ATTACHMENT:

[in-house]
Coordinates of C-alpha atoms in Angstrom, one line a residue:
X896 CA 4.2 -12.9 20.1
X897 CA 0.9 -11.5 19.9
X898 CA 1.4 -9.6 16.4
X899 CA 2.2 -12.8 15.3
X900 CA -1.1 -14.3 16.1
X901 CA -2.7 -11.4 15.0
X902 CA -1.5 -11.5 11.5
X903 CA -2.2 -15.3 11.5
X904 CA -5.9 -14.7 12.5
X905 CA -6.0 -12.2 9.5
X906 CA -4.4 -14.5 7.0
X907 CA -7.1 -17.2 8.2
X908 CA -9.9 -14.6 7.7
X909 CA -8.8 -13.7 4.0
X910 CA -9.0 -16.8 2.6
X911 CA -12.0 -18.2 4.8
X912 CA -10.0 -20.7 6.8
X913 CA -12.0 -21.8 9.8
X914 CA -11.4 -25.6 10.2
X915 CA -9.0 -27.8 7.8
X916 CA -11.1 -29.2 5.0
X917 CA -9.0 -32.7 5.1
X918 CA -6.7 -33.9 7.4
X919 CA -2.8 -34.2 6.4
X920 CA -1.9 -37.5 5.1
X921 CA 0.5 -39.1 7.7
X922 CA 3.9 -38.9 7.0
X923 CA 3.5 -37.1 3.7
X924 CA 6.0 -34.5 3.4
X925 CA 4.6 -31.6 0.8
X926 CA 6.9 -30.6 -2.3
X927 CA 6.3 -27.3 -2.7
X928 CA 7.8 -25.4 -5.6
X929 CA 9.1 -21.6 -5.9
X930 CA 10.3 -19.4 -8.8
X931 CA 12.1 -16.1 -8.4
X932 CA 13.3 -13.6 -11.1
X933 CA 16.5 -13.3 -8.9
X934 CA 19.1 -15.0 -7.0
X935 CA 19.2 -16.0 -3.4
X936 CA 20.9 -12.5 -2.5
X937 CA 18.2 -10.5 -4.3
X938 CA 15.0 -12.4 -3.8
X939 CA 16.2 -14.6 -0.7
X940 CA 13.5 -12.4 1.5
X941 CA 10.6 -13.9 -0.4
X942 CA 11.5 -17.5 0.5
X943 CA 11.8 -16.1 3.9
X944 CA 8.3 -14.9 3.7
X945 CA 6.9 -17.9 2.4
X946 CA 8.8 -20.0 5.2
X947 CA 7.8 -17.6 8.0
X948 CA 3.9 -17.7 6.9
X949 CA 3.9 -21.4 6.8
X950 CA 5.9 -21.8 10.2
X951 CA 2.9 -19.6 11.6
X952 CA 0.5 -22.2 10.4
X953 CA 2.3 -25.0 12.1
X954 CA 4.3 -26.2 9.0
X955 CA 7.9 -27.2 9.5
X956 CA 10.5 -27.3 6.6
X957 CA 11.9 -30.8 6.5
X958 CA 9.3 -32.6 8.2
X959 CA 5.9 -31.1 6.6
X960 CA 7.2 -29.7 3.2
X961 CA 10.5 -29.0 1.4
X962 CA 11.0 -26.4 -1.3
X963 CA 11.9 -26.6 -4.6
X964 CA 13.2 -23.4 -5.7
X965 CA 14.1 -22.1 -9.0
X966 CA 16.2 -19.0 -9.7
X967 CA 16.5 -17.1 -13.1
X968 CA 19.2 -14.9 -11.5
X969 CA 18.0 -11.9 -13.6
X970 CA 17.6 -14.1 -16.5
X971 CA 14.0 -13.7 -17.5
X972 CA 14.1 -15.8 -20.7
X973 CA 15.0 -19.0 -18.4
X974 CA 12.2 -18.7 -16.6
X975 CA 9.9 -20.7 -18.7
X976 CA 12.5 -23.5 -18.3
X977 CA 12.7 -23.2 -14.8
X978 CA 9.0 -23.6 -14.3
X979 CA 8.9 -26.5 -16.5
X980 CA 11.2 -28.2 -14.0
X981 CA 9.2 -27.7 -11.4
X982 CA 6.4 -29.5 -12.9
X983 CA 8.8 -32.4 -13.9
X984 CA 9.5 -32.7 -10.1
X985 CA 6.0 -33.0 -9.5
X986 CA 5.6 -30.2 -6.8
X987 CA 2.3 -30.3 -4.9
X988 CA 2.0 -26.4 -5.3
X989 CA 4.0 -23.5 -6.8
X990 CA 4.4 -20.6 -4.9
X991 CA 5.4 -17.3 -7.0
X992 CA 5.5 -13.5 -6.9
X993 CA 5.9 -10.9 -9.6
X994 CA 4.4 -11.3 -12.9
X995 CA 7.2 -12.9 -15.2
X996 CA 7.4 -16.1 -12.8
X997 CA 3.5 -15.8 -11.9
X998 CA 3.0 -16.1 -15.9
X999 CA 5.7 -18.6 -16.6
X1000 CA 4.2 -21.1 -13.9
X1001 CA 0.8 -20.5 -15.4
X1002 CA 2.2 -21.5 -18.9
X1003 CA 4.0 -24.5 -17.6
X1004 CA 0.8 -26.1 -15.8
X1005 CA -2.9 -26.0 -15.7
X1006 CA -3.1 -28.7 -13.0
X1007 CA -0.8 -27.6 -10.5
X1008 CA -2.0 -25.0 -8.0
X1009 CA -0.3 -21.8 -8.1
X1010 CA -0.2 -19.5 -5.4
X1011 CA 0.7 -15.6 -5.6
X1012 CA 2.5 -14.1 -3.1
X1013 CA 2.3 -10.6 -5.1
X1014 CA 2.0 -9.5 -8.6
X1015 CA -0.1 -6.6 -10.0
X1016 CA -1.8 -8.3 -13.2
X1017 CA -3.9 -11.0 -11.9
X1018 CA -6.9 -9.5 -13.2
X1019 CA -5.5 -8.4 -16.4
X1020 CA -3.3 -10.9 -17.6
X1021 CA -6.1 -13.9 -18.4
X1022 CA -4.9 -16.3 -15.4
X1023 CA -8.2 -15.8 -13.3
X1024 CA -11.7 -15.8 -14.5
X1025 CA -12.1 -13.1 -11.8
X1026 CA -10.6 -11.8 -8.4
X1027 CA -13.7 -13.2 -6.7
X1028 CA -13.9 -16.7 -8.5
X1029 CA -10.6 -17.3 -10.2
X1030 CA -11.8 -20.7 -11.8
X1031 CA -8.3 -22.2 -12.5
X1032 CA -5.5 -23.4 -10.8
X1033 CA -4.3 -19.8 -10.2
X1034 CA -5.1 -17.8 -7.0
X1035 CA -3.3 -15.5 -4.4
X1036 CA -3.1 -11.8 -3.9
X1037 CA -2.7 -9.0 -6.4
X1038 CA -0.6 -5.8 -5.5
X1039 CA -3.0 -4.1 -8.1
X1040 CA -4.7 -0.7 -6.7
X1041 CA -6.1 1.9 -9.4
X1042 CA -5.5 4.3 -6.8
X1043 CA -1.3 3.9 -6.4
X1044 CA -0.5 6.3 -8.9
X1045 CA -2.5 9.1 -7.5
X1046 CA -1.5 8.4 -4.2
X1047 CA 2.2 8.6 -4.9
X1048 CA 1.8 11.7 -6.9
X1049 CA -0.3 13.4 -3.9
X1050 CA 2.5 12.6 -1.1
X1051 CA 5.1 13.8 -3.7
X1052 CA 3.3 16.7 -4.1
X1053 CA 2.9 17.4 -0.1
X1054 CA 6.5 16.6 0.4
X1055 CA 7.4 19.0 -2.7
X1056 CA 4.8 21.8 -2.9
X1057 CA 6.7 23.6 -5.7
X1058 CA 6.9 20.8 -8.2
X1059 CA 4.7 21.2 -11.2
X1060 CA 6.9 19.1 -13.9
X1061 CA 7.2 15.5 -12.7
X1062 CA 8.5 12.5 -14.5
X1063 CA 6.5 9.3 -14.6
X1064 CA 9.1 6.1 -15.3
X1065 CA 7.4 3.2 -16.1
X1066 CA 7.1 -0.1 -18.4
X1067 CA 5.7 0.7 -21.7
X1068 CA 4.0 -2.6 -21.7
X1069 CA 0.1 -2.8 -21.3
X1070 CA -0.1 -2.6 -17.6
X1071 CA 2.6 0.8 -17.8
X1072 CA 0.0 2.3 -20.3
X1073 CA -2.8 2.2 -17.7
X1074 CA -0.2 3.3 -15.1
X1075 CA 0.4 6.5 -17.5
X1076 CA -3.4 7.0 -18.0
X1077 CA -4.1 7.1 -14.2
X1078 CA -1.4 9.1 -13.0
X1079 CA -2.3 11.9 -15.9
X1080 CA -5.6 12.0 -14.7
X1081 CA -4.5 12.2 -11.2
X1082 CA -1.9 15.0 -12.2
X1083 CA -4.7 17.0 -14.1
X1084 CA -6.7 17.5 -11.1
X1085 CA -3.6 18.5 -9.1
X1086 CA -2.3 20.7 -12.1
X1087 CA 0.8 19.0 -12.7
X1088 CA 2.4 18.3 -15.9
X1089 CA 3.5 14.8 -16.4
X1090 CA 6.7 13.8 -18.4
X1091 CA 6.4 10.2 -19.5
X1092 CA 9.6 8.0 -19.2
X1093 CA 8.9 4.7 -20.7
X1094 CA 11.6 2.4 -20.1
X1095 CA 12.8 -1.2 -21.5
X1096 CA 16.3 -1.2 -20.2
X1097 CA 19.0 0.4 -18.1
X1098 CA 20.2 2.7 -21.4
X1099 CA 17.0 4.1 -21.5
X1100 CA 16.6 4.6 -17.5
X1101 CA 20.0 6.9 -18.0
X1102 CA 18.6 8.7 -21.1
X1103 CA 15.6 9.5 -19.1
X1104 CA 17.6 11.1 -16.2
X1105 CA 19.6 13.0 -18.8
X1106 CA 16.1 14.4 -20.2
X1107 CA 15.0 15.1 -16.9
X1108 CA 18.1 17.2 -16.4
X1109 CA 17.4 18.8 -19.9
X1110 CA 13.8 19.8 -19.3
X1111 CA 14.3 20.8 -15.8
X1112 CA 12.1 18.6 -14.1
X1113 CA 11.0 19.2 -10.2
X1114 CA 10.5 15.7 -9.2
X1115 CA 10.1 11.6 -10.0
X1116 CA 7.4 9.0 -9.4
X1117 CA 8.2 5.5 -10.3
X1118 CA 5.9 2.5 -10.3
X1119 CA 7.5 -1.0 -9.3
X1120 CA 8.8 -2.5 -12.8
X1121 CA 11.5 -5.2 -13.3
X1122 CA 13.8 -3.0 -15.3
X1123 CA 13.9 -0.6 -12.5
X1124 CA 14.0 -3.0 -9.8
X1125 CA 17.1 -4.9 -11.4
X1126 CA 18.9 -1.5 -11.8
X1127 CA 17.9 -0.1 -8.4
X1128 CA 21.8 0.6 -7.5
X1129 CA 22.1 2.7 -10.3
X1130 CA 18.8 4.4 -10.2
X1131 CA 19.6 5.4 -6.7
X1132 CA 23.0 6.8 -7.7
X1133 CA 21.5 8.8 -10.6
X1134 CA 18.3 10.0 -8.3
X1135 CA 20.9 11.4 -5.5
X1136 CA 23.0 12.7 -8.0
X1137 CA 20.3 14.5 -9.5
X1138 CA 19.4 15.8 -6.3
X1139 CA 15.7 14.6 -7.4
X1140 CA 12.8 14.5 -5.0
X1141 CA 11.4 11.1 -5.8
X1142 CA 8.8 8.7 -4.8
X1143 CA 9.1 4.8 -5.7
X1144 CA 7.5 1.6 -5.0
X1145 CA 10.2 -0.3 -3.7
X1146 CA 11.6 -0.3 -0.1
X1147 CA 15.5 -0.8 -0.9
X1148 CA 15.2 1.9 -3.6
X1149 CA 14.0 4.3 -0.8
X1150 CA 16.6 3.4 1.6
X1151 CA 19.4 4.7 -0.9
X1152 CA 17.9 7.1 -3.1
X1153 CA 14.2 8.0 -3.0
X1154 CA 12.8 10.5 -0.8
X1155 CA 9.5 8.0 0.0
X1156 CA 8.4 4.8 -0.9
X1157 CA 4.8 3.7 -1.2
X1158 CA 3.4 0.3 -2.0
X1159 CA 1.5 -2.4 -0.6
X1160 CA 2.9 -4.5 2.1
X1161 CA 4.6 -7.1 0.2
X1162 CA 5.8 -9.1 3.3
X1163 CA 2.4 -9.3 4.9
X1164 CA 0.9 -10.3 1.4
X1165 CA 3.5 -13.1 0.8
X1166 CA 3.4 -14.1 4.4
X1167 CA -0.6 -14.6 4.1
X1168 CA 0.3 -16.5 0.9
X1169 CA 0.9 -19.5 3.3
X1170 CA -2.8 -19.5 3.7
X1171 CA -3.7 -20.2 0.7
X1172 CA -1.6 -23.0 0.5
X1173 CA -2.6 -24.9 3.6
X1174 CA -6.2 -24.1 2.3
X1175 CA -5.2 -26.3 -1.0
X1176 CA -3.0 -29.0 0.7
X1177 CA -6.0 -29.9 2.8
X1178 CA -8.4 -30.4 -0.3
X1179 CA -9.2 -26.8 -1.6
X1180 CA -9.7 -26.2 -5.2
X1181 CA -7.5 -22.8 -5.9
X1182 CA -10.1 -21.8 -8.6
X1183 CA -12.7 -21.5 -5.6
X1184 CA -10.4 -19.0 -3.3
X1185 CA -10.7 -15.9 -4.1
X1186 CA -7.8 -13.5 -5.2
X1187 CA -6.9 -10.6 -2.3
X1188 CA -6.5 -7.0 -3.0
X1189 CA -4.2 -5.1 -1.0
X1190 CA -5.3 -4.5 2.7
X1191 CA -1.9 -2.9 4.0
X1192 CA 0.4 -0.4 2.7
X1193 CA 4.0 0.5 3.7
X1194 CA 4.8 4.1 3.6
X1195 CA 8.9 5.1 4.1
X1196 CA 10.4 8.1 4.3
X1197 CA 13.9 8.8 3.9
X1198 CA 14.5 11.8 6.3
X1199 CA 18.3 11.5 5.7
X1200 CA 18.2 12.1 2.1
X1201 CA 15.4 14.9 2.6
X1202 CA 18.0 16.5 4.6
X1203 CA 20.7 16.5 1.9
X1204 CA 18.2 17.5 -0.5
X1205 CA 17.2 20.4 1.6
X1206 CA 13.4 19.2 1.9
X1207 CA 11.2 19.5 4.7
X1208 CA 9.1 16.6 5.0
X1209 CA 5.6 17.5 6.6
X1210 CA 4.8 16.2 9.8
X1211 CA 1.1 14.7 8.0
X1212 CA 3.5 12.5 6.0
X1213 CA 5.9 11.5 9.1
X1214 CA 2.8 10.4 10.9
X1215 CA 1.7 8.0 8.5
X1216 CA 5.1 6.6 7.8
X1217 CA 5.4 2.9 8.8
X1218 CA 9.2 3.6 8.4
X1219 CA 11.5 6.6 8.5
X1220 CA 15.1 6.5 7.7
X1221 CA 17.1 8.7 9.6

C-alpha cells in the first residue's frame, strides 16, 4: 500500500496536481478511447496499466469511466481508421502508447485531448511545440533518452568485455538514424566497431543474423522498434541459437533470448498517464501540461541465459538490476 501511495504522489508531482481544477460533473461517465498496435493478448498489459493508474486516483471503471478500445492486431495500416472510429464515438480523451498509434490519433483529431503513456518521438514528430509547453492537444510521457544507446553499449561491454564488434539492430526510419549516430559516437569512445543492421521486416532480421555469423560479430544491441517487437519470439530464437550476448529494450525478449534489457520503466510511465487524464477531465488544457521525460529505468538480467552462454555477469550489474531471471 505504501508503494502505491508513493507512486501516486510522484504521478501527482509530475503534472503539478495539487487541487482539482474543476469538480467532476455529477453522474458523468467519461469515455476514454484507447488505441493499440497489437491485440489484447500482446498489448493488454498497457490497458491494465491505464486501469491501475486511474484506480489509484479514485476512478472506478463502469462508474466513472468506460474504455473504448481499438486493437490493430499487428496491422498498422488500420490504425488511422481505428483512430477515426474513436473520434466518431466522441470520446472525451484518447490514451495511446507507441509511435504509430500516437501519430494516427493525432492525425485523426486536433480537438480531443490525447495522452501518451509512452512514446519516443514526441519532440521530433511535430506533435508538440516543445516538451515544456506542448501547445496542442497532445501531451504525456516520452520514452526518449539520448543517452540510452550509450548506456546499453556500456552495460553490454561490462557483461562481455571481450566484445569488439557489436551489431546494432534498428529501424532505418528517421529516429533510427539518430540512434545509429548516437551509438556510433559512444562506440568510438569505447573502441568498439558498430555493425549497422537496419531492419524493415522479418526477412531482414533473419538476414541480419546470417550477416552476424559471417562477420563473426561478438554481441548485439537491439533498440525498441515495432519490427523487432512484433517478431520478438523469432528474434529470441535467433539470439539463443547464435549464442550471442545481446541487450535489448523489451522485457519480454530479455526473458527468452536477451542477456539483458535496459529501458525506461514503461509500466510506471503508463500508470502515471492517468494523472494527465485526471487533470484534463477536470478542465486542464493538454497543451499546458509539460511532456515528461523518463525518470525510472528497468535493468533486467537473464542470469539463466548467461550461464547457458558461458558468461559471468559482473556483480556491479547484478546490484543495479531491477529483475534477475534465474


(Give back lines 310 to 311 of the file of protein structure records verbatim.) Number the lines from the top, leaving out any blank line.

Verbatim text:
X1203 CA 20.7 16.5 1.9
X1204 CA 18.2 17.5 -0.5